Globe Live – Integrated Basket Cargo Bike
The Globe Live is another recently introduced bike from Specialized who has relaunched the Globe brand into it’s own line of city bikes. While the Roll is on one end of the spectrum of utility and fashion, the Live is on the other with large volume tires, full fenders and an integrated basket. Pictured is the $550 entry level version with a one-speed coaster brake hub and aside from dropout changes model to model, the same basket-bike geometry aluminum frame and fork as the rest of the line. It’s all about the basket, and geometry lessons taken from the French.
The porteur style of bike was defined by French newspaper couriers carrying a large load on a front basket, with someone along the way determining that by dramatically decreasing the trail measurement of the frame/fork that the front loaded bike would handle that much better. This thinking has come full circle in the American bike market, having never left given places, and we find ourselves with a handful of higher end offerings taking geometry seriously when loading up the front of a bicycle. The Globe Live brings it to the local bike shop level, and does a surprisingly good job at it. While at first glance I was expecting just another bike with a pretty basket, once I actually rode the bike around a bit I could tell that some real thought went into the design beyond making a rack with custom mounts.
Ride loaded. Appropriately enough after a lunch time beer nothing was stopping me from finding someone to sit in the basket, not even the design engineer imploring me that the rack was designed and tested for 50lbs., max. “Not my bike,” came my reply and marketing guy Nic Sims hopped in for a lap. The bike went where I wanted to point it without the wrestling I was honestly expecting with some 150+lbs on the front. I’ve put a number of miles on front loaded bikes, and this was one of the better steering setups I’ve experienced with a load of that size. We even rode over a stump to really make sure the rack and fork could take it, and things just kept on rolling.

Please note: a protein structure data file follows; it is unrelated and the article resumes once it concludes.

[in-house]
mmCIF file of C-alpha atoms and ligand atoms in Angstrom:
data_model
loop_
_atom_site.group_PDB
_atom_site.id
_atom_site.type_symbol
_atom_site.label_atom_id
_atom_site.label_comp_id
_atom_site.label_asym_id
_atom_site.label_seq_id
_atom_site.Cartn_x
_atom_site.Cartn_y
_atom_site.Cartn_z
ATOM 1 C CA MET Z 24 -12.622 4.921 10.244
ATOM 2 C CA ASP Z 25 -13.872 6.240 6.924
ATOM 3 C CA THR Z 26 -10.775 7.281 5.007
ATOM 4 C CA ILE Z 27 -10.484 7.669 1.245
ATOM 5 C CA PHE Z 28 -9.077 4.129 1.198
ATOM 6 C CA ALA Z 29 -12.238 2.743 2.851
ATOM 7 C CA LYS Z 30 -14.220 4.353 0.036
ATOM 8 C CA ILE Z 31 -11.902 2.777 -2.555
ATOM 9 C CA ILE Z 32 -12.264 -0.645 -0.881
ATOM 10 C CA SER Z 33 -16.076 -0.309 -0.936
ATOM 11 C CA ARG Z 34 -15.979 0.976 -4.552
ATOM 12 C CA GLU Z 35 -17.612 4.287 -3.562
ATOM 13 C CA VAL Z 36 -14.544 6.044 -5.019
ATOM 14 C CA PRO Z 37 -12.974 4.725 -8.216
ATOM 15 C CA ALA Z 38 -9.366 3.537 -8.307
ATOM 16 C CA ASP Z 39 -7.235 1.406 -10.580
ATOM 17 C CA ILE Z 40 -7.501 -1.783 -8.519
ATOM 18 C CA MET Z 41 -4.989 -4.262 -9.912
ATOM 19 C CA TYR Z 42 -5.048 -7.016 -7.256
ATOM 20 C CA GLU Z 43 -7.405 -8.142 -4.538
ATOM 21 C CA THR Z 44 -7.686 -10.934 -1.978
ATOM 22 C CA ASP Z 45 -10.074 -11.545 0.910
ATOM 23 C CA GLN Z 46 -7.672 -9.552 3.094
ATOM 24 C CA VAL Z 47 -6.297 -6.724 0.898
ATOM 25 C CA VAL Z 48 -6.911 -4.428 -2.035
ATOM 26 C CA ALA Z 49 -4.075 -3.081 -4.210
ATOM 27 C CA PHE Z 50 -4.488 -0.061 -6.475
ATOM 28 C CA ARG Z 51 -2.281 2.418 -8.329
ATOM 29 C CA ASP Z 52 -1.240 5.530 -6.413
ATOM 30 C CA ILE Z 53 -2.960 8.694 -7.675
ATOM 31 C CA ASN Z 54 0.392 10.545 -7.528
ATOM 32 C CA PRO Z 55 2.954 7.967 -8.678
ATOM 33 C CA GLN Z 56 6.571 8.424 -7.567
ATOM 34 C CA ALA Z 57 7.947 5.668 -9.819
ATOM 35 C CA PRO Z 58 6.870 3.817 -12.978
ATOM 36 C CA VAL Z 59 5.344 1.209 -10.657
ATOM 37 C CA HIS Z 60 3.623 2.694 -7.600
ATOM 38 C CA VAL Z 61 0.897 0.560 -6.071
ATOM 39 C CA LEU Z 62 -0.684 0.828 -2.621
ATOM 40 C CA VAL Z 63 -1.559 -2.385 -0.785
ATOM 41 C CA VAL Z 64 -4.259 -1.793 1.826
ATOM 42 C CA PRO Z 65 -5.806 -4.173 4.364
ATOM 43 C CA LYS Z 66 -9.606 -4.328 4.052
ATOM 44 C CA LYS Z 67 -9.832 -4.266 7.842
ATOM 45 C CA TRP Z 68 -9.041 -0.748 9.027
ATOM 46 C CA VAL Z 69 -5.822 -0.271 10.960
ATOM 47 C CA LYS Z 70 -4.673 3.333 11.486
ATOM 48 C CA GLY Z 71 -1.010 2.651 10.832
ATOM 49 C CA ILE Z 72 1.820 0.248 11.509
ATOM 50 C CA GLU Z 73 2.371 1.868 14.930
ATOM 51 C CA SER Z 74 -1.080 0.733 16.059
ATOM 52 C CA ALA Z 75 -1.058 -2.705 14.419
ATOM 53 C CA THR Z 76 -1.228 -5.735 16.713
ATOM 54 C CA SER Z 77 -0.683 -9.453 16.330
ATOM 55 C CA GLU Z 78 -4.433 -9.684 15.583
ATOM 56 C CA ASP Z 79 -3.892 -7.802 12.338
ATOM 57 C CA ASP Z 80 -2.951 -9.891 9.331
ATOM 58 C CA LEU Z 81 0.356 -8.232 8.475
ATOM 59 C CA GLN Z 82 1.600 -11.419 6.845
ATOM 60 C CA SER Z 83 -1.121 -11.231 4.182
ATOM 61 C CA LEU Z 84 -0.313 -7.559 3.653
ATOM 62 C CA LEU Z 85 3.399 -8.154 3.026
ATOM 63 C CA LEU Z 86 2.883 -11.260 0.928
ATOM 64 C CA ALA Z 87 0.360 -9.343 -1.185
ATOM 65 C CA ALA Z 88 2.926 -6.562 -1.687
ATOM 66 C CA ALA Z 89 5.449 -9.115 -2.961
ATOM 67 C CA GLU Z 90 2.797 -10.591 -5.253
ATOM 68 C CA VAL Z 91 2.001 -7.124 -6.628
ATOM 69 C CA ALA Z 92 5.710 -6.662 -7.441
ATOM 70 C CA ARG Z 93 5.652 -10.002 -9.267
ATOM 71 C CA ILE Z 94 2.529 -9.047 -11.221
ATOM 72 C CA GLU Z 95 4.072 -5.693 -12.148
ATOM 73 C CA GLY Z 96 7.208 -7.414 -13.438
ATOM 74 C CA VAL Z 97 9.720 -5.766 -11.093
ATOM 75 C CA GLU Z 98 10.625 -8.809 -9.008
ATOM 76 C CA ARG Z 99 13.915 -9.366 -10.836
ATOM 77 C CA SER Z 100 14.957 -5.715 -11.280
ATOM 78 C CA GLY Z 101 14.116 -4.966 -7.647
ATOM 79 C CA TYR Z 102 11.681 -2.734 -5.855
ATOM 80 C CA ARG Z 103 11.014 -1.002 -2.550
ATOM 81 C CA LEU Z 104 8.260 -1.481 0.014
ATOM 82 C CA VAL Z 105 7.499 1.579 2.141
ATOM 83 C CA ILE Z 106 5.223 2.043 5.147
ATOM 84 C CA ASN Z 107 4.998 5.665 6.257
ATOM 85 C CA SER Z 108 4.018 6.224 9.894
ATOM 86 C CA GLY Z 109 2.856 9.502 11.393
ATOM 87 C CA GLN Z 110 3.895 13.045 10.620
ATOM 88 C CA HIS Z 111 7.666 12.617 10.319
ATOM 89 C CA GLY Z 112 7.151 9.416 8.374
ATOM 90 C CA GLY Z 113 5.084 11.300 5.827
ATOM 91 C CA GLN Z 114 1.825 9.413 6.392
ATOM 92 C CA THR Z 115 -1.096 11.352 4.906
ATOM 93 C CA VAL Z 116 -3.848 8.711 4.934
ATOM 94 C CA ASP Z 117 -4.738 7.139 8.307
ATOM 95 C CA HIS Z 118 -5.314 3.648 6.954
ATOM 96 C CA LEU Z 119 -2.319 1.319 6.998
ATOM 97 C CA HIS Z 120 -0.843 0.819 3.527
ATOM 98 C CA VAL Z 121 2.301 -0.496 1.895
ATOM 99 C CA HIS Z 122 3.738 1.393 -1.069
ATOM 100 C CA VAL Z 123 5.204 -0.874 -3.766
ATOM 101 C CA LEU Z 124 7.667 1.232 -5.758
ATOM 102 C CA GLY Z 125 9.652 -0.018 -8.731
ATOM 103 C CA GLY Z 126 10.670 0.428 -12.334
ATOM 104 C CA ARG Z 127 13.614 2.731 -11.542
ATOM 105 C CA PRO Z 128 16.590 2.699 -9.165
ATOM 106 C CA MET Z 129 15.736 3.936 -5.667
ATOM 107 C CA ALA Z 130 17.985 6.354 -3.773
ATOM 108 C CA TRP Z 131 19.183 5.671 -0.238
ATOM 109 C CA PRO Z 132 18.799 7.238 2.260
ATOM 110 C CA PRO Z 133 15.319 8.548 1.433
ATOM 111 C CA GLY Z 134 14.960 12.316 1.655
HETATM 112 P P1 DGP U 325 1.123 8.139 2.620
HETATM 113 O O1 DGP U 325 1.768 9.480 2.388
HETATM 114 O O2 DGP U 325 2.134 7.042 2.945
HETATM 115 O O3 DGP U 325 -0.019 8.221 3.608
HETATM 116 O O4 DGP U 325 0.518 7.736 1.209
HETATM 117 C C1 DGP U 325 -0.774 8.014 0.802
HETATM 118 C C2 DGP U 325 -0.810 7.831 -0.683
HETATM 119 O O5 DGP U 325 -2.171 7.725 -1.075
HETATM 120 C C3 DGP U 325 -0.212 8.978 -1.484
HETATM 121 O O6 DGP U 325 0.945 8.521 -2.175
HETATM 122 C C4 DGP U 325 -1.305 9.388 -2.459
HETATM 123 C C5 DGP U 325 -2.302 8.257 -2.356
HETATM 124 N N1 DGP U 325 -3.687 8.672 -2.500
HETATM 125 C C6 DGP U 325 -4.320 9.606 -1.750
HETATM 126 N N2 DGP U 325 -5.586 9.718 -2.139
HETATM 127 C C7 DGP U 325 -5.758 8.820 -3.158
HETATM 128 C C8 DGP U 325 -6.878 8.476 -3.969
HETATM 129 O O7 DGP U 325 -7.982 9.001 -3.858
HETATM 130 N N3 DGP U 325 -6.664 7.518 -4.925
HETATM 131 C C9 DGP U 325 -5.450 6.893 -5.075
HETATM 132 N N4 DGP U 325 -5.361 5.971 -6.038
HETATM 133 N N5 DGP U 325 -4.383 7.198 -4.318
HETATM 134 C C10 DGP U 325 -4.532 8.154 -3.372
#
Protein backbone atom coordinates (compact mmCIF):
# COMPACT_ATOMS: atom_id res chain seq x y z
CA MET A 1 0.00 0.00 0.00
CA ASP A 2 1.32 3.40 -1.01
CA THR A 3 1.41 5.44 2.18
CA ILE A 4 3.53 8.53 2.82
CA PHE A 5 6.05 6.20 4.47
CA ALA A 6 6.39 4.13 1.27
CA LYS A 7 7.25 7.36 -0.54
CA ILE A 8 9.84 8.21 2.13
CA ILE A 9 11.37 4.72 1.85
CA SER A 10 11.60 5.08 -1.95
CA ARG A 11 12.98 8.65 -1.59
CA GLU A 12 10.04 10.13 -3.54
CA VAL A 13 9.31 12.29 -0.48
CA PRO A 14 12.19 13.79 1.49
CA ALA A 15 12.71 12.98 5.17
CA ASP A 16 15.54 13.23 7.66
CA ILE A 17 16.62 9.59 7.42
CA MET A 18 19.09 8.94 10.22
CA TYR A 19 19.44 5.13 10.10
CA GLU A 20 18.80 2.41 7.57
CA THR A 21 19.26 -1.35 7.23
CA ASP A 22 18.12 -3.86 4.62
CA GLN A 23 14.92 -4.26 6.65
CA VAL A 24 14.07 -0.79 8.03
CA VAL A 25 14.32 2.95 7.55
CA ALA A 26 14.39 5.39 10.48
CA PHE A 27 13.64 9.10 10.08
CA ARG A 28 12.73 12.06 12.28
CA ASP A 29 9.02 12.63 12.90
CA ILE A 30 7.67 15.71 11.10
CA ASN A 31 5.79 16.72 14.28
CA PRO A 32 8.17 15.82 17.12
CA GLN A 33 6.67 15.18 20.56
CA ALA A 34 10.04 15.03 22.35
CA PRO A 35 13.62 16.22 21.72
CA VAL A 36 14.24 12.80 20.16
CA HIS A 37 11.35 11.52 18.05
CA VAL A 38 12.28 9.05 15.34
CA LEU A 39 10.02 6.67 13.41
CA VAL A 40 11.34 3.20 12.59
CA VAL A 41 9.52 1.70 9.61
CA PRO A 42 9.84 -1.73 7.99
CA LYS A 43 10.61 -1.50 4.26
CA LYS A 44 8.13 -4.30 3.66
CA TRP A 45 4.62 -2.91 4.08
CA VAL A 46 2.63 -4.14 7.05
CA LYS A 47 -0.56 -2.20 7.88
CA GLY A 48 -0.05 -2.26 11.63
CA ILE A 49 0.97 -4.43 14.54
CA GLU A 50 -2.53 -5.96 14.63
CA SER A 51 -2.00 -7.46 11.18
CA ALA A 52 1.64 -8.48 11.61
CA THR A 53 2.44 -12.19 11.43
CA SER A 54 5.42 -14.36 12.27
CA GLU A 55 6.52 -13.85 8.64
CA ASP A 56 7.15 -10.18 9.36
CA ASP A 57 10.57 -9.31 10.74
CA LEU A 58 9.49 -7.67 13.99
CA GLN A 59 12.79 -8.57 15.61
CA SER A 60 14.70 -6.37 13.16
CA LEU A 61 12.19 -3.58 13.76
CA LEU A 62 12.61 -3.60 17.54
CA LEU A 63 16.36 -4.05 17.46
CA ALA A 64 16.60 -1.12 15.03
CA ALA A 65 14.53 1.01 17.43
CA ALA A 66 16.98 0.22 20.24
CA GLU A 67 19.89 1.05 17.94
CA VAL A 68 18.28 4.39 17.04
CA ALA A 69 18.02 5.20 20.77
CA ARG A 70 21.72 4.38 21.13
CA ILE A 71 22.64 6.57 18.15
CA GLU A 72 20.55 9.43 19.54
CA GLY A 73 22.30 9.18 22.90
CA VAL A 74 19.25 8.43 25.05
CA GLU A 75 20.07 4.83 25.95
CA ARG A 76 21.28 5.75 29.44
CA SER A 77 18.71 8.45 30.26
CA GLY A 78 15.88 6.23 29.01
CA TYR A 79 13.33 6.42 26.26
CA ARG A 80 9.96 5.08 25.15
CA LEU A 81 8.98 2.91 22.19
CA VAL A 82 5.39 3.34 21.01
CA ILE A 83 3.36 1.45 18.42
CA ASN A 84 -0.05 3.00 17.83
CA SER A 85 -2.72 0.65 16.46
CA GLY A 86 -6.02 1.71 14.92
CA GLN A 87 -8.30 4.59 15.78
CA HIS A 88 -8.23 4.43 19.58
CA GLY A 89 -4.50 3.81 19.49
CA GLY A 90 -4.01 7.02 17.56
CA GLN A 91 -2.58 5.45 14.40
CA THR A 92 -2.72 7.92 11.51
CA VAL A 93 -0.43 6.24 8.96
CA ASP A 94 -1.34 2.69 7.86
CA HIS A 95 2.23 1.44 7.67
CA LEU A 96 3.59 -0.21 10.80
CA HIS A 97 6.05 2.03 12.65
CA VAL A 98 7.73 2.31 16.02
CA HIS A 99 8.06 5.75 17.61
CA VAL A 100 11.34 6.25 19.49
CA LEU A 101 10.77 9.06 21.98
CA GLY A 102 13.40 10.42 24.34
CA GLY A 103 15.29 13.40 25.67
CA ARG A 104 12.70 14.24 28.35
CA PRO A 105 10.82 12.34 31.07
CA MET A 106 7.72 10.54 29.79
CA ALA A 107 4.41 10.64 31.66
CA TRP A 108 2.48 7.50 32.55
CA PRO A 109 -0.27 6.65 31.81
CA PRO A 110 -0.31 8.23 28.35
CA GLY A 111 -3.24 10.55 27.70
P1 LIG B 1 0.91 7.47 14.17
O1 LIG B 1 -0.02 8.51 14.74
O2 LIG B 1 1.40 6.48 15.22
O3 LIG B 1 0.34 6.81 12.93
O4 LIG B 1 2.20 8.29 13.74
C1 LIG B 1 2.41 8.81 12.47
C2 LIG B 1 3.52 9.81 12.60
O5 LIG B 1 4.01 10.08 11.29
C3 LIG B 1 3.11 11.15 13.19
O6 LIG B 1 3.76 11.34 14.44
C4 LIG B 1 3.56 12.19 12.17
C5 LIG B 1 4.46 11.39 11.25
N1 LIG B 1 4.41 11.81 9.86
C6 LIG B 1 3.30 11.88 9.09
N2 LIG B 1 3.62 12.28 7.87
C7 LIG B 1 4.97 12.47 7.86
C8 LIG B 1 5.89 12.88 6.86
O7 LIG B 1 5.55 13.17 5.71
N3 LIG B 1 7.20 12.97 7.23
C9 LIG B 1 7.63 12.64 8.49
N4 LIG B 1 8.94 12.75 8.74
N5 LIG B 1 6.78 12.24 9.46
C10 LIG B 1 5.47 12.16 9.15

The basket is fairly large and has a finished wood bottom, with plenty of places to attach a bungee or other tie-down strap. I’d personally prefer if the fence on the basket was removable or not there all together to form a flatbed rack, but this is a minor quibble on an otherwise well designed rack with sturdy mounts built to fit the Live fork. The pictured spring is there to aid in loading the bike, as it holds the front wheel straight while perched on the kickstand or leaned against a wall. Not perfect, and obviously removable if you don’t like the handling. As for the frame and fork, they are aluminum for the usual reasons of strength, weight and custom tube profiles. I’ll admit that the Live models were unusually lightweight for being a fully equipped basket bike, and aluminum frames when not trying to be the lightest in the world have proven durable with lots of 90′s mountain bikes still in service.
The Globe finishing touches in terms of spec are worth mentioning, such as the full coverage alloy fenders and internal cable routing on the upscale $990 Live 2 and $1550 Live 3 models, which bear at least some mention for their 8-speed internal hubs, with hydraulic disc brakes and a belt drive on the top-end Live 3. The frames are also available in a mixte double-toptube step-through model that makes it that much easier to get on and off and fits the style of this particular bike well. Basket bikes are back.